4 Important LLC Tax Benefits

Many entrepreneurs opt to structure their small business as a limited liability company, or LLC. An LLC protects owners’ personal assets from lawsuits and some creditors. It also provides an easy-to-use business structure. In addition to these benefits, LLCs also offer numerous tax benefits. In this article, we take a look at the variety of tax benefits LLCs offer.

How Limited Liability Companies Are Taxed

LLCs are taxed depending on how many owners they have and which tax status they choose. LLCs have the option of electing to be taxed as corporations if they wish, but must make that election with the IRS.

Single-Member LLCs

LLCs with one member are called disregarded entities by the IRS. The LLC’s profit is passed through to the owner’s tax return on Schedule C of Form 1040 and they pay tax on it themselves.


LLCs with at least two members are taxed as partnerships. The LLC must file Form 1065 Return of Partnership Income with the IRS. The IRS then reviews the 1065 to determine whether income has been reported correctly from the partners.

Partnerships must also provide a Schedule K-1 to the IRS, which breaks down each partner’s share of the business’s profits and losses. Then each partner reports this profit and loss information on their individual 1040 tax return.


Any LLC that wishes to elect to be taxed as a corporation can make that election using IRS Form 8832, Entity Classification Election. The LLC can choose to be taxed as an S-corporation or a C-corporation.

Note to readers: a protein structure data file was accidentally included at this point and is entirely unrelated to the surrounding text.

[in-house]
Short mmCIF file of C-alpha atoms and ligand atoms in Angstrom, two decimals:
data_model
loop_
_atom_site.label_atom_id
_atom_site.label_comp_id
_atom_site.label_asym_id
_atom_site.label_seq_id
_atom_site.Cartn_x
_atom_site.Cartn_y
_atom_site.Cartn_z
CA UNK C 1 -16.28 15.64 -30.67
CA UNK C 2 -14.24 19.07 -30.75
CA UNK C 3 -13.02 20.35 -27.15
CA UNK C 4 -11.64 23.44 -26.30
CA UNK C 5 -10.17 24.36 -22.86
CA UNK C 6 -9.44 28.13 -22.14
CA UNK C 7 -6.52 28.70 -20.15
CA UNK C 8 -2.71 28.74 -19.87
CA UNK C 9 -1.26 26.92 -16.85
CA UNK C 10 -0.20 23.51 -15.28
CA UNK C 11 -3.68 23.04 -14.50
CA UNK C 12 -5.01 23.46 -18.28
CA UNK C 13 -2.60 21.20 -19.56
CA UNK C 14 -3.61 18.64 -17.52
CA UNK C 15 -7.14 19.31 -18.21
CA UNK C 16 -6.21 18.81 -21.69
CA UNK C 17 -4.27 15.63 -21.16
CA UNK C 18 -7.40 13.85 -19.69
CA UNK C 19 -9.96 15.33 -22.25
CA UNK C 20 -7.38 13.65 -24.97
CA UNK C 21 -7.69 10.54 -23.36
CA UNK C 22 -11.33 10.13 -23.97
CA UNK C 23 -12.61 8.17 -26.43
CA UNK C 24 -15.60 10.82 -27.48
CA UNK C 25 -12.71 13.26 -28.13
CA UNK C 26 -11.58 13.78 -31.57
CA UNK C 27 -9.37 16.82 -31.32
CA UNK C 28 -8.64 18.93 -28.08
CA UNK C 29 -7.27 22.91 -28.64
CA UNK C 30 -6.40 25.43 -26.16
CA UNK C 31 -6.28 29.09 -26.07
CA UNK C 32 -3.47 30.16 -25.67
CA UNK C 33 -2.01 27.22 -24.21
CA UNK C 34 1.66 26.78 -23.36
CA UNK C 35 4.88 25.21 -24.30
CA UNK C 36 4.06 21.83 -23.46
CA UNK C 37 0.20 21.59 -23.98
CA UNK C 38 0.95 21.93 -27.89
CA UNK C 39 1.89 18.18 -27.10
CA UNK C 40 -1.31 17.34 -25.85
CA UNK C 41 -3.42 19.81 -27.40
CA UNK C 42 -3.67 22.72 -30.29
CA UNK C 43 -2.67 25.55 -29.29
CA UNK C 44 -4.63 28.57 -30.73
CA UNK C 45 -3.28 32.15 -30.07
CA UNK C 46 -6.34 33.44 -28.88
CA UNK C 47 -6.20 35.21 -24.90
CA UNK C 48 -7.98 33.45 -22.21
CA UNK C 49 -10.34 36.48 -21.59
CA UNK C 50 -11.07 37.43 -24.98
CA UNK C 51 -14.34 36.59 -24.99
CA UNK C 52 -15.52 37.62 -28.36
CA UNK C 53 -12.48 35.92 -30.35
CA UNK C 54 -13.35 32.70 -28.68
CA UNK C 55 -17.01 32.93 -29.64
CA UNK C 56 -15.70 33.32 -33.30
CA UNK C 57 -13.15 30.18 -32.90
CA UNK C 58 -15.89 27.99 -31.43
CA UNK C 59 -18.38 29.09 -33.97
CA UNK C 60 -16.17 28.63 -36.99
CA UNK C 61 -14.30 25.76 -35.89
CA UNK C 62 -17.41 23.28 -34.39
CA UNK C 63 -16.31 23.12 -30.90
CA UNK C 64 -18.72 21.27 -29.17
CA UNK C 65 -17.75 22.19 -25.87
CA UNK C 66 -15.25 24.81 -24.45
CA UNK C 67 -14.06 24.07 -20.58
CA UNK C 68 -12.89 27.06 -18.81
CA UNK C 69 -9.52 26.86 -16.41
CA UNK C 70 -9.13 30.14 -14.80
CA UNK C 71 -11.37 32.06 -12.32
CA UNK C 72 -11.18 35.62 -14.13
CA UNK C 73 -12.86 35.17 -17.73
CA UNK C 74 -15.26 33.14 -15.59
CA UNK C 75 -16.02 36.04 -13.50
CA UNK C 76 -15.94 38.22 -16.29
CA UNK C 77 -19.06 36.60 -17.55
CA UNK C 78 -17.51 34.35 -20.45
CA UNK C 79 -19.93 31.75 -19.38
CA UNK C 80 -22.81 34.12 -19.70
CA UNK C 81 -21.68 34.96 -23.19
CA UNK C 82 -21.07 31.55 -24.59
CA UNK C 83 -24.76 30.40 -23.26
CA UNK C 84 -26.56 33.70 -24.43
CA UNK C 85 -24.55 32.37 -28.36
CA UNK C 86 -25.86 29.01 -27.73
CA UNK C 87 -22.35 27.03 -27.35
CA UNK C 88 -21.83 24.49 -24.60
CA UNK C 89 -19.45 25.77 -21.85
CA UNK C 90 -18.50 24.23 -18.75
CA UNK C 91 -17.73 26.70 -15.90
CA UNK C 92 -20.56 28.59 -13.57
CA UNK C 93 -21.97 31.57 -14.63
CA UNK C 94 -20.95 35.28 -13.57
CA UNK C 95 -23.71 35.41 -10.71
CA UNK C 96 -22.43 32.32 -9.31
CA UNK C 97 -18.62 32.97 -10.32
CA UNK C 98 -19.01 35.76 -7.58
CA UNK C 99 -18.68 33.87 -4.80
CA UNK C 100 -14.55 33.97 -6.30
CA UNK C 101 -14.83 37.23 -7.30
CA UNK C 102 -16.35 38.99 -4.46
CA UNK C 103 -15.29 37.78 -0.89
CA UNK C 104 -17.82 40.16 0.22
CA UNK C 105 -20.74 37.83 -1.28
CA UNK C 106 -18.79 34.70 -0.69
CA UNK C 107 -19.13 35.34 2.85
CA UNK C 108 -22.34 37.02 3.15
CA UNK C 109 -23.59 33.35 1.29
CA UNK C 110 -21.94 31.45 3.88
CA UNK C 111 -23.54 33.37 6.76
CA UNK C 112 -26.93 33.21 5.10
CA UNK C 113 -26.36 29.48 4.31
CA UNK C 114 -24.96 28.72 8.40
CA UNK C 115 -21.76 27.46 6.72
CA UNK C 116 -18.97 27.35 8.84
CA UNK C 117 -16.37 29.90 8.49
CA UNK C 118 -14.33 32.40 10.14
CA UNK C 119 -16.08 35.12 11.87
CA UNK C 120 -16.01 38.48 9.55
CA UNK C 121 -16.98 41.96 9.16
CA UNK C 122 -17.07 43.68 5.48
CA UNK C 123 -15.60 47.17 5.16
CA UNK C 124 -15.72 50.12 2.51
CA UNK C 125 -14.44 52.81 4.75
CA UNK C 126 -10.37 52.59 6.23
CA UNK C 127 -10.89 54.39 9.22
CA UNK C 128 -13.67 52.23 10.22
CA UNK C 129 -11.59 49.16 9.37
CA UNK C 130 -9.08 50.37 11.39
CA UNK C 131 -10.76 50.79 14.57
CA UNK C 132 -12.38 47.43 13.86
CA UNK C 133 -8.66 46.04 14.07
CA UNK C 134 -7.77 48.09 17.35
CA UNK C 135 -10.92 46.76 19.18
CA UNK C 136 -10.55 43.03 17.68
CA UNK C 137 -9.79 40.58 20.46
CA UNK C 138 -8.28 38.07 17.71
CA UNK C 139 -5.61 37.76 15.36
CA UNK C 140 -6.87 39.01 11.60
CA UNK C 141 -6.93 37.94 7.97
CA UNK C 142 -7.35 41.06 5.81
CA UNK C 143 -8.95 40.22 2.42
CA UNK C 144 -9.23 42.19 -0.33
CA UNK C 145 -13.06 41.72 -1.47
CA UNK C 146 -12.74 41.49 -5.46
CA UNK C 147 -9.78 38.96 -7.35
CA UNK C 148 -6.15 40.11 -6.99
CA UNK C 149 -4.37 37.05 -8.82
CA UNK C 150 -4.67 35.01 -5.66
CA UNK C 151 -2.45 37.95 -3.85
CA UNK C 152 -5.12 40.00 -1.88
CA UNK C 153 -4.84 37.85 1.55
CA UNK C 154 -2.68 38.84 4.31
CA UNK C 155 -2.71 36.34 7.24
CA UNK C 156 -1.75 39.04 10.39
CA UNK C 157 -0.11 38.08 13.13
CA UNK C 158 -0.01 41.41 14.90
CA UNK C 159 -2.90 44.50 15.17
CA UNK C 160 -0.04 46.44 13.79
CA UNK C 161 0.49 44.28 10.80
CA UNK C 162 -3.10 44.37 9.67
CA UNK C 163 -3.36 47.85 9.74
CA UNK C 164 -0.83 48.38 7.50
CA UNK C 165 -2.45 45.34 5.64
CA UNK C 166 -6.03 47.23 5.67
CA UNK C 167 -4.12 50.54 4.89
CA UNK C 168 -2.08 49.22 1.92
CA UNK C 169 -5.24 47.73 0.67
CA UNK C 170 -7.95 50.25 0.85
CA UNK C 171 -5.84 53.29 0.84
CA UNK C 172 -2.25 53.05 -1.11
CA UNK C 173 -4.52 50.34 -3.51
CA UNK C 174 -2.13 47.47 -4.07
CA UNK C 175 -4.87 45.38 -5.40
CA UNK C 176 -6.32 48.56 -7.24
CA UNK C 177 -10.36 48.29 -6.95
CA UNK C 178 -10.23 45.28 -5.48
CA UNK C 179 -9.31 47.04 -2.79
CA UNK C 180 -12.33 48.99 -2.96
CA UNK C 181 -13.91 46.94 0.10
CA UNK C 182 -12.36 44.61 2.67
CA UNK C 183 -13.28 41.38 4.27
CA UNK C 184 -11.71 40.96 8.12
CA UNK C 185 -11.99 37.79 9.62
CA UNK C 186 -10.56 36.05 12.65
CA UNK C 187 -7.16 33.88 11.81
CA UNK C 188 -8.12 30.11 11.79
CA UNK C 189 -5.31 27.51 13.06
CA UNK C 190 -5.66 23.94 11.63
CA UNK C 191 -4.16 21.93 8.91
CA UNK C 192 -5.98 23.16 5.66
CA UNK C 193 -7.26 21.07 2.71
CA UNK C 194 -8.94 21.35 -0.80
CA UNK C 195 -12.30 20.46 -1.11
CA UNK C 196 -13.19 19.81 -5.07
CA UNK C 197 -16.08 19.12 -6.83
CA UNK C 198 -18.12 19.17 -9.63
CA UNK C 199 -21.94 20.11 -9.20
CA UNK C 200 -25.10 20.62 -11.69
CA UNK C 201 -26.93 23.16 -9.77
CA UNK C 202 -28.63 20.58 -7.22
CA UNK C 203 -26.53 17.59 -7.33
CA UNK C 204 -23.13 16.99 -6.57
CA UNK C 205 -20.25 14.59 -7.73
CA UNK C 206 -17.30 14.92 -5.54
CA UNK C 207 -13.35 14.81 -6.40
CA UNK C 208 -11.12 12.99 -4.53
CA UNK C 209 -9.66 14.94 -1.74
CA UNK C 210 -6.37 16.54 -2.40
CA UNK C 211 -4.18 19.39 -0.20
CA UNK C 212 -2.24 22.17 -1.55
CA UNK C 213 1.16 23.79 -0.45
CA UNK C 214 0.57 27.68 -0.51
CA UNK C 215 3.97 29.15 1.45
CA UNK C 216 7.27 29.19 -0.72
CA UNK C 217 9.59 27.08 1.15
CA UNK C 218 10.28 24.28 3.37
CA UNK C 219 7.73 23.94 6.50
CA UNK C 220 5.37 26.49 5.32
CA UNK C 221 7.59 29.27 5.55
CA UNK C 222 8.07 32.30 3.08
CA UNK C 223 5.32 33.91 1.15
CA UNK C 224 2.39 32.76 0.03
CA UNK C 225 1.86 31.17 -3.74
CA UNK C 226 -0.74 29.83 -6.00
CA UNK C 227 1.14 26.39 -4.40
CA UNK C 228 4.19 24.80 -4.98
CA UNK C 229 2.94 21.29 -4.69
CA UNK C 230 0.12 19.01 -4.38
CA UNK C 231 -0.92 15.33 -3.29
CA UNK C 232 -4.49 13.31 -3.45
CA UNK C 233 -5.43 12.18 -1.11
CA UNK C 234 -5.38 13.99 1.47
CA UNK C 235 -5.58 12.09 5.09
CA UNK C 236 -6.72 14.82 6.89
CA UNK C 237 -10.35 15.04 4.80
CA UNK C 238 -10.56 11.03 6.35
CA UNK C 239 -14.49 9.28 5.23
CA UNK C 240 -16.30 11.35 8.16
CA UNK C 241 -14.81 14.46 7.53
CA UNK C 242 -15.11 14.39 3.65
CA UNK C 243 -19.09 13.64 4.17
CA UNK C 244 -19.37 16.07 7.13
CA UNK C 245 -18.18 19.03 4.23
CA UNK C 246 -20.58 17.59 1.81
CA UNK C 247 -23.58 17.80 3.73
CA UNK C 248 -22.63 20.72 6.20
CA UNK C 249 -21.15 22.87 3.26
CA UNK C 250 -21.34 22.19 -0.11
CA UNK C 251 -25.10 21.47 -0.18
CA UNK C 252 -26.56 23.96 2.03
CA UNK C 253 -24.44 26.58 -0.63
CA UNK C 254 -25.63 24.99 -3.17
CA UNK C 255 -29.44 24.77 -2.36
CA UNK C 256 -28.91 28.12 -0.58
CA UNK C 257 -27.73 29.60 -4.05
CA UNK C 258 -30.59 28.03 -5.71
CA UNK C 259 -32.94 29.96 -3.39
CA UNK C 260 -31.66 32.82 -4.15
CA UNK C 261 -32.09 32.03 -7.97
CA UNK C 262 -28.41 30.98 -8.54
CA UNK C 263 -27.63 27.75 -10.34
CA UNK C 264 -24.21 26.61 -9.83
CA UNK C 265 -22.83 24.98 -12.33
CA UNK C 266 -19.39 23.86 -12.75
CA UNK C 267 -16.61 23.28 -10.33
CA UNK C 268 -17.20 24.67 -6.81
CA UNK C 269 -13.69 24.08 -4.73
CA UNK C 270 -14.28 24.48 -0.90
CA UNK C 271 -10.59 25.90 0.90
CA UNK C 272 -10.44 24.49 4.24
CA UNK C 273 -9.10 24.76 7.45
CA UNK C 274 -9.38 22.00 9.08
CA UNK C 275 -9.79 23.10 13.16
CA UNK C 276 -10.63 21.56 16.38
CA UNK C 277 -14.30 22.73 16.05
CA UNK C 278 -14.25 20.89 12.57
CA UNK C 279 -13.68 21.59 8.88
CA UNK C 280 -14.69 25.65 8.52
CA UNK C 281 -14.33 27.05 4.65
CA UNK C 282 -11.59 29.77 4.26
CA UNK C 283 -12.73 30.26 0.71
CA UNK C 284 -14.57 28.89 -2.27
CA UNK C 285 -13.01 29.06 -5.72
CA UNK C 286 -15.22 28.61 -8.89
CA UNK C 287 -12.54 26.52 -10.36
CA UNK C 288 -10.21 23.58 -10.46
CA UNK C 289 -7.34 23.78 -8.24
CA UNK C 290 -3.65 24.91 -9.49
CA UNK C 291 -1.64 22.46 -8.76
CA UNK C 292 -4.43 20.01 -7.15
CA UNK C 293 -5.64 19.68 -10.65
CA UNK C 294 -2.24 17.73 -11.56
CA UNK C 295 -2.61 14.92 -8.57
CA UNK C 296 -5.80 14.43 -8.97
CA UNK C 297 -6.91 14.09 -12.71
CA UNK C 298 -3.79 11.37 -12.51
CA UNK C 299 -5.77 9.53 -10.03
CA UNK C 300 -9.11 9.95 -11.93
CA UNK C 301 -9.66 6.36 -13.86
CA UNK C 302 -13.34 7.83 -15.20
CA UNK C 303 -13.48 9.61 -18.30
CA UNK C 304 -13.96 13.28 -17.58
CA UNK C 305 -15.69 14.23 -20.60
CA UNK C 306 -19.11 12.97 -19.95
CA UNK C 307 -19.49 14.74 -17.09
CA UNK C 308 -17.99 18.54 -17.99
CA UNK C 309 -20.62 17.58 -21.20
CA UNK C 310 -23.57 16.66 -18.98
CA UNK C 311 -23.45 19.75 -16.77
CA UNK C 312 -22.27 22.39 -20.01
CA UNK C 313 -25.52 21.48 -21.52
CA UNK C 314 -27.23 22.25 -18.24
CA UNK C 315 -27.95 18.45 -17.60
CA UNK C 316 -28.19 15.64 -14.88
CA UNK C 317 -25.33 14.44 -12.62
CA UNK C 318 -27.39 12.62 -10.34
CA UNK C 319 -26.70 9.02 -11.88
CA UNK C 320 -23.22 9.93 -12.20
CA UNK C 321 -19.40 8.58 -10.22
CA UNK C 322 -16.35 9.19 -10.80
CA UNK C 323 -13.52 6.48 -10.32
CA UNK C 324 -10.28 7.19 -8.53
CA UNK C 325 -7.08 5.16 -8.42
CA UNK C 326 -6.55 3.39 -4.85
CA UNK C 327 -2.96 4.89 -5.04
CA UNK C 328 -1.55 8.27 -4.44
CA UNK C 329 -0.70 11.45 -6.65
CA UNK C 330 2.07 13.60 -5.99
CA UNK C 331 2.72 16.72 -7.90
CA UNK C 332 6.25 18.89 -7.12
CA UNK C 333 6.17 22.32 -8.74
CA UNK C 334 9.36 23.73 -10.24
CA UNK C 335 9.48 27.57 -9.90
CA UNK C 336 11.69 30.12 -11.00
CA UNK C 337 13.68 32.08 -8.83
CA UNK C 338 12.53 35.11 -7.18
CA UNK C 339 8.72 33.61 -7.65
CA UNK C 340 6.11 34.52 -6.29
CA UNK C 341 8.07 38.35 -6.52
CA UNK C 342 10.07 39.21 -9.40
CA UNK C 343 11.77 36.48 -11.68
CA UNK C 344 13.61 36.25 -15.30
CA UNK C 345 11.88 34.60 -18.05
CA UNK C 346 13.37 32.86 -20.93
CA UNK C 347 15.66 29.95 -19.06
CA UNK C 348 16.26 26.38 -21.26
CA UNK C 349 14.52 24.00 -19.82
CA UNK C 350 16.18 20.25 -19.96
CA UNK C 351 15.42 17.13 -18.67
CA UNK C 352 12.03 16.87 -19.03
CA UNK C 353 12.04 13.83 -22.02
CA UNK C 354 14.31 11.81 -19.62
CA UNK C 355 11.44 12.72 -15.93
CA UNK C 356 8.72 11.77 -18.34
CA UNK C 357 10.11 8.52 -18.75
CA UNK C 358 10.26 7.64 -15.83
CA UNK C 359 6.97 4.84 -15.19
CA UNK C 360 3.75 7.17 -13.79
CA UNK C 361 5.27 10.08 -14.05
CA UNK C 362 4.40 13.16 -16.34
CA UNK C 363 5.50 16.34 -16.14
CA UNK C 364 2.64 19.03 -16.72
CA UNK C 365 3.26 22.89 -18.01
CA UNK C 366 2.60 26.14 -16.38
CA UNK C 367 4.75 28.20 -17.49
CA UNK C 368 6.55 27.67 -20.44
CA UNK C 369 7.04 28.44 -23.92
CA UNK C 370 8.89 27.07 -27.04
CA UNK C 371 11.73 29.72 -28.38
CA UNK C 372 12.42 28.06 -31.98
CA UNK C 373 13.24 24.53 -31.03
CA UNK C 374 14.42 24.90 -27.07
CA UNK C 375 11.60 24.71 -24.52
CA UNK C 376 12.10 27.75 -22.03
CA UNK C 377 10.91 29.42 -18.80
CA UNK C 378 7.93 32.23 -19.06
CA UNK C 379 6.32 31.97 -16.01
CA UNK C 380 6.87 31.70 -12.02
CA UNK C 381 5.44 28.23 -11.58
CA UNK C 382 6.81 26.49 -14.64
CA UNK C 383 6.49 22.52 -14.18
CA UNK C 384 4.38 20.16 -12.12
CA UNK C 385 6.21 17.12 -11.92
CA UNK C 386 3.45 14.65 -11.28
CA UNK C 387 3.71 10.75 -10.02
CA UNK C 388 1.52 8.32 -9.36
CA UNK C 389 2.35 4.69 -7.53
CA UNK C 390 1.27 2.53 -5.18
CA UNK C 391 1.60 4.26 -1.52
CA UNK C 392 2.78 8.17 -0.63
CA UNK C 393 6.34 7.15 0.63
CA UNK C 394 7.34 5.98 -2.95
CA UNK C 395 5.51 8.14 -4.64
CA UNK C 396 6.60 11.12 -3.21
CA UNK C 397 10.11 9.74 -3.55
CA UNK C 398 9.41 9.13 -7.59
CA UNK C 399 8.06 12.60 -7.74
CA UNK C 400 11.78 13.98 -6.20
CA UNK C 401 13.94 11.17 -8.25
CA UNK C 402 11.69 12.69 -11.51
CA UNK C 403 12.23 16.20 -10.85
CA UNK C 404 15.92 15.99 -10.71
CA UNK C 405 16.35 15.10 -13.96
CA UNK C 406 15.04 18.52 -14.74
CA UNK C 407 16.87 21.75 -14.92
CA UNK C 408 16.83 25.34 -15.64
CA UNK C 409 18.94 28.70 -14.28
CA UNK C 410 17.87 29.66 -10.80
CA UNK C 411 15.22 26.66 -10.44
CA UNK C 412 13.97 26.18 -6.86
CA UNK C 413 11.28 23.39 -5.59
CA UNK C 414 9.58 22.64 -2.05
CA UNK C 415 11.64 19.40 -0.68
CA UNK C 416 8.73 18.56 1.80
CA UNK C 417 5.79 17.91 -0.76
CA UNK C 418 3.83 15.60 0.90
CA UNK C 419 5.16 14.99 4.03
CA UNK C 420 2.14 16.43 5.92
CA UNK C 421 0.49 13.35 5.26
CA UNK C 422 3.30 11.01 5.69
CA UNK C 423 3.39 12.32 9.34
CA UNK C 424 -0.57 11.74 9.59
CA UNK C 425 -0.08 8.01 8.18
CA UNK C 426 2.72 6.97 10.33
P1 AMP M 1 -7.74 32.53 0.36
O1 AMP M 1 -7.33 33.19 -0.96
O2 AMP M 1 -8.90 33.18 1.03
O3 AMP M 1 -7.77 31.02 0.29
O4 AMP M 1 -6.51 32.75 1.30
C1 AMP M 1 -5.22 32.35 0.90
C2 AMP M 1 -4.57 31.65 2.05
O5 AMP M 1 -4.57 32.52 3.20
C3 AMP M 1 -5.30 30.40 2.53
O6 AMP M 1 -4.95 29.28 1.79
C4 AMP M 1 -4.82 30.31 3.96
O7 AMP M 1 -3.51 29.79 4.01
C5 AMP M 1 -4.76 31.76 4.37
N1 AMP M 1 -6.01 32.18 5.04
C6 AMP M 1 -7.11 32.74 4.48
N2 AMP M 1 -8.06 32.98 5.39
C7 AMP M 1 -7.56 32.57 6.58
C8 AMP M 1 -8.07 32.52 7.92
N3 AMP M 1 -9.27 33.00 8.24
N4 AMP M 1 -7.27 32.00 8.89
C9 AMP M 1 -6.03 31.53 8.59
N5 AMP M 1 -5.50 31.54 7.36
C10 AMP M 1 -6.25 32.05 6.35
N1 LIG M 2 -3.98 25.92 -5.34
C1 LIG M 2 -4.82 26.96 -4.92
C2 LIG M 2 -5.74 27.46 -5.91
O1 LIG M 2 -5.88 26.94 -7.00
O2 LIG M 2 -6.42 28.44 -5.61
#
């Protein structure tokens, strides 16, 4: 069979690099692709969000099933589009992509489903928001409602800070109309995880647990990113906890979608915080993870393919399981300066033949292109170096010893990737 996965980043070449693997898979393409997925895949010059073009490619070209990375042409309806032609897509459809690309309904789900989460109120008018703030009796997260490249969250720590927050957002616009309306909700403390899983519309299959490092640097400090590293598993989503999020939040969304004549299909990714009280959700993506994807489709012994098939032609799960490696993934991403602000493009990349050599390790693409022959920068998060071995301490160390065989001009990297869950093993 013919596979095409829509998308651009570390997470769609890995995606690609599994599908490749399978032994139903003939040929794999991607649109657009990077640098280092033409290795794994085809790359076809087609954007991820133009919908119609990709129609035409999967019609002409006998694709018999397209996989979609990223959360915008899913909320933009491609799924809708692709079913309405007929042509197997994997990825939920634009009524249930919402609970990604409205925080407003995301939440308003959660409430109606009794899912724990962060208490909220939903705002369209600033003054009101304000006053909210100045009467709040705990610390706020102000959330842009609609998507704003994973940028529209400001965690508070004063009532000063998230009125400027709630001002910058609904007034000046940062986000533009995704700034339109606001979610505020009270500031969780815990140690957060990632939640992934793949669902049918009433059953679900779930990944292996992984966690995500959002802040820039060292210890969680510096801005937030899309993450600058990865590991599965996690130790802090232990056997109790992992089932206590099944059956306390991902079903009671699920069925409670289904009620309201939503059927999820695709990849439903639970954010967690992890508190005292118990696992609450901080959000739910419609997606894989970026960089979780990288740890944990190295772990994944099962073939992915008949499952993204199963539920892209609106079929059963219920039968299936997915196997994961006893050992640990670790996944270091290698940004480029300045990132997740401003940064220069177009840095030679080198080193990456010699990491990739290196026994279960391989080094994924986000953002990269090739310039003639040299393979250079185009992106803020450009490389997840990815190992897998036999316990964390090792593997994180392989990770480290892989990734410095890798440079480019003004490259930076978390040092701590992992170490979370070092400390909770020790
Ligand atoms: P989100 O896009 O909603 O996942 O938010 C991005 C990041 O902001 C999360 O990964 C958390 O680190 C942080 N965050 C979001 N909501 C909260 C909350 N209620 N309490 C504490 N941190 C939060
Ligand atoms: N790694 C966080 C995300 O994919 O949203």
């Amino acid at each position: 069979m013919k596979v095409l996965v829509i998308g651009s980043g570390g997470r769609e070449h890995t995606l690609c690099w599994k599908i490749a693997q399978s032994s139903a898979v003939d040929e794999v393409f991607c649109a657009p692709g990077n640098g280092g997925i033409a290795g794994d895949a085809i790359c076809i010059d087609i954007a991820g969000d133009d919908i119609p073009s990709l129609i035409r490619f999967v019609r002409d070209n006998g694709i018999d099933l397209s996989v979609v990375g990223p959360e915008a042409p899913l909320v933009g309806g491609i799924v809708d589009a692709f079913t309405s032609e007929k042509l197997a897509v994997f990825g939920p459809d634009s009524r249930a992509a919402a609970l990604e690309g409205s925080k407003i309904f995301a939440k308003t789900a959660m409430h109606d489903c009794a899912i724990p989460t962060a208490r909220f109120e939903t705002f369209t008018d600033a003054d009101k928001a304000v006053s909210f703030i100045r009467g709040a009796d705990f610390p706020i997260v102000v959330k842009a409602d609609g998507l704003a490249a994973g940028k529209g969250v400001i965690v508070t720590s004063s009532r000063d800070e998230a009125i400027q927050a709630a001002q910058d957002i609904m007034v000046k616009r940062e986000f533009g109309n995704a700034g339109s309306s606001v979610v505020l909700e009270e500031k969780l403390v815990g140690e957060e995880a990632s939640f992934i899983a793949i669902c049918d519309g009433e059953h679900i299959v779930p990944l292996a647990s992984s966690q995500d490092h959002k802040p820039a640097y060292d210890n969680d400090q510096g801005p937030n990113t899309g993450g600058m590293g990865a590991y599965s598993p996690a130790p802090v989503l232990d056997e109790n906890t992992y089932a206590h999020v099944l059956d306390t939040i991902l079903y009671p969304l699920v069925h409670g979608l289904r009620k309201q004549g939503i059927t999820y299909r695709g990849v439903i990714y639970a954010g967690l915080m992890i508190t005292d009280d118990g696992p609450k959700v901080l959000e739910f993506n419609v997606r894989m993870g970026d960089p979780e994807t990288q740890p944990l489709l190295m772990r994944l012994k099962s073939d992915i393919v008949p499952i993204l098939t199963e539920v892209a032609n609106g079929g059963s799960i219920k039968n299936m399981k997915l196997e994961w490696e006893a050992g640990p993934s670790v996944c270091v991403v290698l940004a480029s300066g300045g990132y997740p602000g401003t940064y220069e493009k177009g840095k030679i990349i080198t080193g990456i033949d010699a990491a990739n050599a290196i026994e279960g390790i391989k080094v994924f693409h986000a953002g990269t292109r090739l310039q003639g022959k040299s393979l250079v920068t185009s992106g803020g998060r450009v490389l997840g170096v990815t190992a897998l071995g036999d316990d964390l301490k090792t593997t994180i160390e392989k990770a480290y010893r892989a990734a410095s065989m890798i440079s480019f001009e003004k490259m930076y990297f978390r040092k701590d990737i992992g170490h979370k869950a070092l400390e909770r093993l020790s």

Further Reading: Best Tax Software for Small Business

4 LLC Tax Benefits

Here are the top four tax advantages business owners are able to use when they form an LLC.

1. Tax Flexibility

LLCs are in the unique position of being able to choose if they will be taxed as a corporation or as a pass-through entity. When you create an LLC, you can choose to be taxed as a sole proprietor or partnership, or as a C-corporation or S-corporation. This flexibility provides the ability to choose the most beneficial tax approach for your company.

2. Avoiding Double Taxation

If you choose to be taxed as a sole proprietor or partnership, you avoid double taxation. Double taxation occurs when a corporation pays taxes on income and the shareholders or owners then also pay taxes on their own personal returns on the dividends they receive. By not electing to be taxed as a corporation, you avoid this issue.

3. QBI Deductions

With the Tax Cuts and Jobs Act of 2017, the Qualified Business Income (QBI) deduction went into place for LLCs, sole proprietorships, partnerships and S-corps. With this deduction, businesses can claim a tax deduction worth up to 20% of their qualified business income.

4. Business Deductions

LLCs can write off a number of expenses as business tax deductions to help lower the amount they owe on their income tax or the business owes as a corporation.

The process for claiming these deductions depends on how an LLC chooses to be classified and taxed. In the case of pass-through entities, deductions are claimed at the personal level. If taxes are paid as a corporation, deductions are claimed at the business level.

Common deductible business expenses include:

  • Advertising
  • Bank and interest fees
  • Charitable donations
  • Education
  • Home office
  • Health and disability insurance
  • Internet expenses
  • Startup costs
  • Supplies
  • Travel expenses
  • Vehicle and mileage


Bottom Line

An LLC is the most common type of business entity, mainly due to the liability protection and tax benefits that it offers. LLCs have the flexibility to choose the tax status that will provide them with the most financial perks at tax time.